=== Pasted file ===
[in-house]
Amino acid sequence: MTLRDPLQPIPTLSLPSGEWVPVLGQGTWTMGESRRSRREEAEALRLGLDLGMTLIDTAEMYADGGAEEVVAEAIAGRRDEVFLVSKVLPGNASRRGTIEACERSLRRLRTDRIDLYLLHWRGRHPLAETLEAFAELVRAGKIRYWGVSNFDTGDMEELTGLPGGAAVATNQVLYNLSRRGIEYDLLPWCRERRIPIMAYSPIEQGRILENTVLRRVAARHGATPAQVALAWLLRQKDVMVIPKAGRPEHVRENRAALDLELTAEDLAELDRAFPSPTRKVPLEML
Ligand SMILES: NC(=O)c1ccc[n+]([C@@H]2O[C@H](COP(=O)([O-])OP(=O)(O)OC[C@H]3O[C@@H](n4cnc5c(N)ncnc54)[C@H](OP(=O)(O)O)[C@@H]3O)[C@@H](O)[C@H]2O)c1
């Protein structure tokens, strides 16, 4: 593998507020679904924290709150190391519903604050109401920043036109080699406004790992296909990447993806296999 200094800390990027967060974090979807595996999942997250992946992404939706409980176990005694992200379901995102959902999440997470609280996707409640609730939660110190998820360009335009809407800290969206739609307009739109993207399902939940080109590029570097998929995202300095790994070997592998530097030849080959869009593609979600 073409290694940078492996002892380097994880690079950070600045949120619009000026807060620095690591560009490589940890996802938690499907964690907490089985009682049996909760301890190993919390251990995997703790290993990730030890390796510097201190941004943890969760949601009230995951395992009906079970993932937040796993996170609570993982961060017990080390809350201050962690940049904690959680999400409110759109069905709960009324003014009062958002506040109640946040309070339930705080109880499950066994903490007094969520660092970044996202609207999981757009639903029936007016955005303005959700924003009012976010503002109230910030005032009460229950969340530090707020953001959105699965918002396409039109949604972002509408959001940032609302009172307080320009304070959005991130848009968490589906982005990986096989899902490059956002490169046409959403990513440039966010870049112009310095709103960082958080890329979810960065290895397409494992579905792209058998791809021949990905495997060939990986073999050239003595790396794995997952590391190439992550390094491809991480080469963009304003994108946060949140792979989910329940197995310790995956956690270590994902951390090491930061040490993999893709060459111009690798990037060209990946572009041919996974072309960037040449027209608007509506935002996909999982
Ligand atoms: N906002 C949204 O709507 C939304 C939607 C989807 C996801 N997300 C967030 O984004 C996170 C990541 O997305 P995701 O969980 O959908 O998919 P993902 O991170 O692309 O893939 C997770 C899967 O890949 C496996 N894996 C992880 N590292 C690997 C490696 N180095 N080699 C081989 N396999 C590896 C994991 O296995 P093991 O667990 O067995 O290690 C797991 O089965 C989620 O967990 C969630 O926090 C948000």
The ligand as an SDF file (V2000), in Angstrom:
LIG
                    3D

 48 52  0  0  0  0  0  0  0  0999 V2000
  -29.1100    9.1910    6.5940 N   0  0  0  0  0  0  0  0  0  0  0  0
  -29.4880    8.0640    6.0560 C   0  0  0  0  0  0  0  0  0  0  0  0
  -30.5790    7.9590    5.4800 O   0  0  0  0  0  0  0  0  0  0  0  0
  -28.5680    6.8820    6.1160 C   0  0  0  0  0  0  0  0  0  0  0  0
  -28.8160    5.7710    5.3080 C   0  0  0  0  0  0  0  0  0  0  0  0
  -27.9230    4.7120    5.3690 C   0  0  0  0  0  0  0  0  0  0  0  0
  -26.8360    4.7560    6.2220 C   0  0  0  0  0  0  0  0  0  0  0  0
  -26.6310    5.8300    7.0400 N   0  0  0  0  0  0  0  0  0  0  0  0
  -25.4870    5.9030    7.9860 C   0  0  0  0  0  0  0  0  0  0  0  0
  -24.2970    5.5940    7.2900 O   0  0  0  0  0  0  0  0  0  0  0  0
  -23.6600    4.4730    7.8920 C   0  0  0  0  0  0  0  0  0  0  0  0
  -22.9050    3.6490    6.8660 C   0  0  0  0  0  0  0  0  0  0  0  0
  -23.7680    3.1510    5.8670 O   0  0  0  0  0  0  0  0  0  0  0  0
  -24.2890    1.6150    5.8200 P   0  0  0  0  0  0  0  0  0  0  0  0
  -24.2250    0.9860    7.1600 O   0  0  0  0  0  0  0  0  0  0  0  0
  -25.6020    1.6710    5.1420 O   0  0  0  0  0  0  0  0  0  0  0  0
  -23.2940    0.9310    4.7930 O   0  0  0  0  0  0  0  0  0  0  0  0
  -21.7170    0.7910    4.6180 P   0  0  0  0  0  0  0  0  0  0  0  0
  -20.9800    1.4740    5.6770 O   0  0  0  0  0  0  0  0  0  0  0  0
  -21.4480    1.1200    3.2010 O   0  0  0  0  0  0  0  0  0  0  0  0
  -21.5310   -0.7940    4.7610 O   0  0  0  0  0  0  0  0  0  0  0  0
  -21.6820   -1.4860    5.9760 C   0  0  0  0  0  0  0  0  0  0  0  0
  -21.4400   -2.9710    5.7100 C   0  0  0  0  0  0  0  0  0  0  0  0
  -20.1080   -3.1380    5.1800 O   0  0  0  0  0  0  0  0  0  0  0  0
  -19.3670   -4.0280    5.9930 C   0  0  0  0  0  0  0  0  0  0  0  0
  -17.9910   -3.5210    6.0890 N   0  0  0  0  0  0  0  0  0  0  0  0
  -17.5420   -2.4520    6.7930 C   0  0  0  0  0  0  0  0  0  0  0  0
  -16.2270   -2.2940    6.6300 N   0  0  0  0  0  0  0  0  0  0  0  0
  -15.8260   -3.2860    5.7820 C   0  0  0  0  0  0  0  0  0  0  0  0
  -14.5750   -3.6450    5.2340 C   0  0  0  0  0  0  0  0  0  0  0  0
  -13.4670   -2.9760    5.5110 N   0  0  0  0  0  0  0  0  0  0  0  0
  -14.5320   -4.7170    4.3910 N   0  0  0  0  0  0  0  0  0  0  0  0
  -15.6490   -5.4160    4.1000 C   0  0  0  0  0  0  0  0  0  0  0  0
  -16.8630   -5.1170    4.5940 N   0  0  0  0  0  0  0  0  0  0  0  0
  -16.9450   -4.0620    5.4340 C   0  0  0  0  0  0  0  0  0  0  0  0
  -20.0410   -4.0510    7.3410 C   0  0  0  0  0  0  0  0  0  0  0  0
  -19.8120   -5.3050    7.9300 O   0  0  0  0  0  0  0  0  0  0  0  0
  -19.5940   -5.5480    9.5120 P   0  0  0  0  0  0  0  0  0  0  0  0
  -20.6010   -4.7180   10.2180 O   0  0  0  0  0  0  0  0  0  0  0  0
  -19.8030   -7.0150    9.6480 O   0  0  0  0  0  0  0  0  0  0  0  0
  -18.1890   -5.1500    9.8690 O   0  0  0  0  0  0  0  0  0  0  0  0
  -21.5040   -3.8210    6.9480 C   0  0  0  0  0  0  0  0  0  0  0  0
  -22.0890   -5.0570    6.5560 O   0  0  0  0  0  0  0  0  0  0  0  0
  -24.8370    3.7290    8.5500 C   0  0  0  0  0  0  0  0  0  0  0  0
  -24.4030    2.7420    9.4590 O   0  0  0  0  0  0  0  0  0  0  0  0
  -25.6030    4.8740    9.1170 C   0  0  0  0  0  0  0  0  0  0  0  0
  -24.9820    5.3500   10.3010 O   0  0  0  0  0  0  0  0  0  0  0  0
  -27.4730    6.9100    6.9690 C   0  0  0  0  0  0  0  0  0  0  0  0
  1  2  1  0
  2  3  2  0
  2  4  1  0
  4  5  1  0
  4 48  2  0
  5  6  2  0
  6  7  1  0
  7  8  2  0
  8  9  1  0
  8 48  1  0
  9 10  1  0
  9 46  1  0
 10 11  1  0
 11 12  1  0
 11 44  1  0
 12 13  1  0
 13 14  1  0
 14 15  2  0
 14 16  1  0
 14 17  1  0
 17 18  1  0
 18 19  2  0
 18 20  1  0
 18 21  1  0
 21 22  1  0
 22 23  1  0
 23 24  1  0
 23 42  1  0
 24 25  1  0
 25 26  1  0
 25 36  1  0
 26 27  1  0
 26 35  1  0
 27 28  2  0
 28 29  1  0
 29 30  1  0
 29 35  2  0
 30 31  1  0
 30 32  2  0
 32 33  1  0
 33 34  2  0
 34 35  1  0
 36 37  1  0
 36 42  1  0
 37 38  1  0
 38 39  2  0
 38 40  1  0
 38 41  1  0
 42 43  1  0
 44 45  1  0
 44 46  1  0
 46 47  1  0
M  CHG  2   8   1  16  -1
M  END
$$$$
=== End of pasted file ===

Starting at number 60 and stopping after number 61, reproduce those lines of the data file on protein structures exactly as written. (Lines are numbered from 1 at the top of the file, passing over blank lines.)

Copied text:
  2  4  1  0
  4  5  1  0